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Graduate Admissions

Course closed:

Sensor Technologies and Applications is no longer accepting new applications.

This course is aimed at students with backgrounds in natural sciences, technology, mathematics or medicine and a proven interest in sensing. It is structured in two phases: a one-year MRes course followed by a three-year PhD research programme. 

The MRes phase consists of a combination of taught and research modules aimed at teaching students the technical and transferable skills required to carry out original research in the area of sensing and to become future leaders in sensor technologies and applications. We expect students to become able to communicate sensor-related research across traditional subject boundaries.

During the MRes course, students are expected to

  • attend the foundation course in sensor technologies and applications (approximately 40 lectures);
  • choose four specialisation modules (typically 16 hours each);
  • attend the business and management course and practicals;
  • attend all practicals (approximately 12 practicals at two hours each); and
  • successfully conduct three extended projects:
    • guided sensor project (approximately six weeks in Michaelmas term),
    • mini research project (approximately ten weeks in Lent term) and
    • team challenge ( approximately 12 weeks in Easter term and summer vacation).

Subject to passing the MRes Sensor Technologies and Application and demonstrating the ability to conduct research at PhD level students continue to carry out an interdisciplinary PhD project in the area of sensing offered by the approximately 50 participating academic supervisors. Project supervisors will provide short project outlines. Students will select their project and develop it into a detailed PhD proposal together with their supervisor and defend it in front of a panel of academic and/or industrial members of the Sensor CDT. PhD projects will typically include at least two of the following research aspects: sensor technologies, middleware or applications.

The PhD projects will allow students to become experts in their specific fields. Continuing interdisciplinary research activities during the PhD phase, such as workshops and seminars, will foster collaboration across discipline boundaries and provide a peer network. Other opportunities during the PhD phase include entrepreneurship, outreach and industry placements.

The programme has the following aims:

  1. Produce science and engineering leaders with a high level of understanding and skills in sensor technology, in particular the fundamentals of the field, together with the necessary systems and applications knowledge, and relevant hands-on skills.
  2. Encourage an appreciation of relevant technological opportunities for sensors and their networks, and the business, road-mapping and cost-analysis tools used to determine the adoption of new technological solutions.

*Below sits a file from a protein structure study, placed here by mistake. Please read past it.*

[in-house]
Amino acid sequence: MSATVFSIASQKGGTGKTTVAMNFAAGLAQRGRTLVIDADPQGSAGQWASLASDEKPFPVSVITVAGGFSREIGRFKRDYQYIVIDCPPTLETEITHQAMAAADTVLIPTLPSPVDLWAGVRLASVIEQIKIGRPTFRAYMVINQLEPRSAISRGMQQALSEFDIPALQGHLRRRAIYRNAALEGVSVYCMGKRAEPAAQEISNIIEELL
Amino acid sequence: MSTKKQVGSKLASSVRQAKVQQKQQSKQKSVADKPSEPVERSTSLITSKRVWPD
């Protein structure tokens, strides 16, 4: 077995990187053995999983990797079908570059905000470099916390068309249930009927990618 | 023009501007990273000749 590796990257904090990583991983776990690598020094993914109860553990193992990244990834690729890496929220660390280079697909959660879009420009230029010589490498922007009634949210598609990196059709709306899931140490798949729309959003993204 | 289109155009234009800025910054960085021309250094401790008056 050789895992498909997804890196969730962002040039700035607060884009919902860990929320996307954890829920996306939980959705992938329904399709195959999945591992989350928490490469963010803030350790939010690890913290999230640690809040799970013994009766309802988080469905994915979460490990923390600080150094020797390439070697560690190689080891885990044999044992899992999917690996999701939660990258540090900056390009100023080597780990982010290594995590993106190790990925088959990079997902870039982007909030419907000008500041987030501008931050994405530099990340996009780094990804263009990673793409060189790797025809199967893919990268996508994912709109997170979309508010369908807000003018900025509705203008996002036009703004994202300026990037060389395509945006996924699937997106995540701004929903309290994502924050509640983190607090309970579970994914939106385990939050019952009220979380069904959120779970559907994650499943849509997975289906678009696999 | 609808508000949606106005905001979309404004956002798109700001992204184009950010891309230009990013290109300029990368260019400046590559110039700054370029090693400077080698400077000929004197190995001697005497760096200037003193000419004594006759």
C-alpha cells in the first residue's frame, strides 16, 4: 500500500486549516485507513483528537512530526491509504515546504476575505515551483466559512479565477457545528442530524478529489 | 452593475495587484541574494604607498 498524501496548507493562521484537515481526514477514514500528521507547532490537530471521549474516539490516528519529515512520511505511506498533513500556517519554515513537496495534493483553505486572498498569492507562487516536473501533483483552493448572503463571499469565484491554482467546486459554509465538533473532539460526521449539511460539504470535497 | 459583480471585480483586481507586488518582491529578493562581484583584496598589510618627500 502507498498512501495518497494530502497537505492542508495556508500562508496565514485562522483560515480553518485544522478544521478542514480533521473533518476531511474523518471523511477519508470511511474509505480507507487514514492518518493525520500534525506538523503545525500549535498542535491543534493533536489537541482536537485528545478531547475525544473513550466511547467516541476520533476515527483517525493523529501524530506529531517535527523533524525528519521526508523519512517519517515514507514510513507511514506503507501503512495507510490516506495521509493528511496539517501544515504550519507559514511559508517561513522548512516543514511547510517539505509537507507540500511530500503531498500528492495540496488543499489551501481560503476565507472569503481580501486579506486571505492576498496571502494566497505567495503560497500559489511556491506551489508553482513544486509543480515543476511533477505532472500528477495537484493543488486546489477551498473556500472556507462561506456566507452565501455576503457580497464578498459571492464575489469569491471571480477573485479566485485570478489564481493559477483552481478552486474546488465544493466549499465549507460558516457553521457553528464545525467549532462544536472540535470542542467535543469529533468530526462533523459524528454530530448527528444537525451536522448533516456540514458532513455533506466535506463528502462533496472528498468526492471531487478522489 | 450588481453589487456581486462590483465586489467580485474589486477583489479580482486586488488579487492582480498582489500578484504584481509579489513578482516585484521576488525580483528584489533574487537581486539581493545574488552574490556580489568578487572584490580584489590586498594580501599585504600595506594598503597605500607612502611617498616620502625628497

3. Develop a strong business awareness in the MRes graduates for the commercialisation opportunities of sensors and related systems, and to foster an understanding of the connections between technology, management and entrepreneurship.
  4. Expose the students to a range of cognate sensor technologies and application areas, and to provide experience of a variety of different R&D cultures across the University, via a foundations lecture course, followed by more specialised lecture modules, interspersed with lab rotations, a research mini-project and a sensor team challenge for the whole cohort.
  5. Encourage students to work across scientific- and engineering-discipline boundaries, with a resultant enhancement of interdisciplinary understanding.
  6. Equip graduates of the programme with communication and outreach training, personal and development skills, as well as specific research training to enable them to be future technology leaders with excellent public engagement skills.

Learning Outcomes

The course aims to cover the full breadth of topics that encompass modern sensor research, including physical and biological concepts of sensing, sensor technologies, sensor-design principles, sensor networks, processing of sensory data, and sensor applications.

In particular, the MRes and PhD parts of the course are designed to develop the following broad themes:

  • Fundamentals of sensors and networked sensor systems, with special emphasis on sensor-fabrication, technology, electronics, and communications
  • Concepts of, strategies for, and research skills in sensor-based device fabrication, system design and characterisation
  • Hands-on research experience via University-based lab rotations, a guided sensor project, and a mini research project, together with a sensor team challenge for the whole cohort, often set in collaboration with the industrial partners
  • Aspects of business, innovation, technology development and entrepreneurship
  • Specialist know-how in the student's chosen PhD research area combined with cross-disciplinary knowledge
  • Effective communication skills across academic and industrial sensor research and development

Continuing

Normally, students would have to achieve a II.i or higher at the MRes stage to be allowed to continue to the PhD stage. Students are also required to defend their PhD project proposal in front of a panel made up of academic and/or industrial members of the Sensor CDT.

Key Information


1+3 years full-time

Doctor of Philosophy
Master of Research in the first instance

Department of Chemical Engineering and Biotechnology

Enquiries

Course on Department Website

Dates and deadlines:

Applications open
Sept. 3, 2018
Application deadline
June 28, 2019
Course Starts
Oct. 1, 2019

Some courses can close early. See the Deadlines page for guidance on when to apply.

Graduate Funding Competition
Jan. 3, 2019
Gates Cambridge US round only
Oct. 10, 2018

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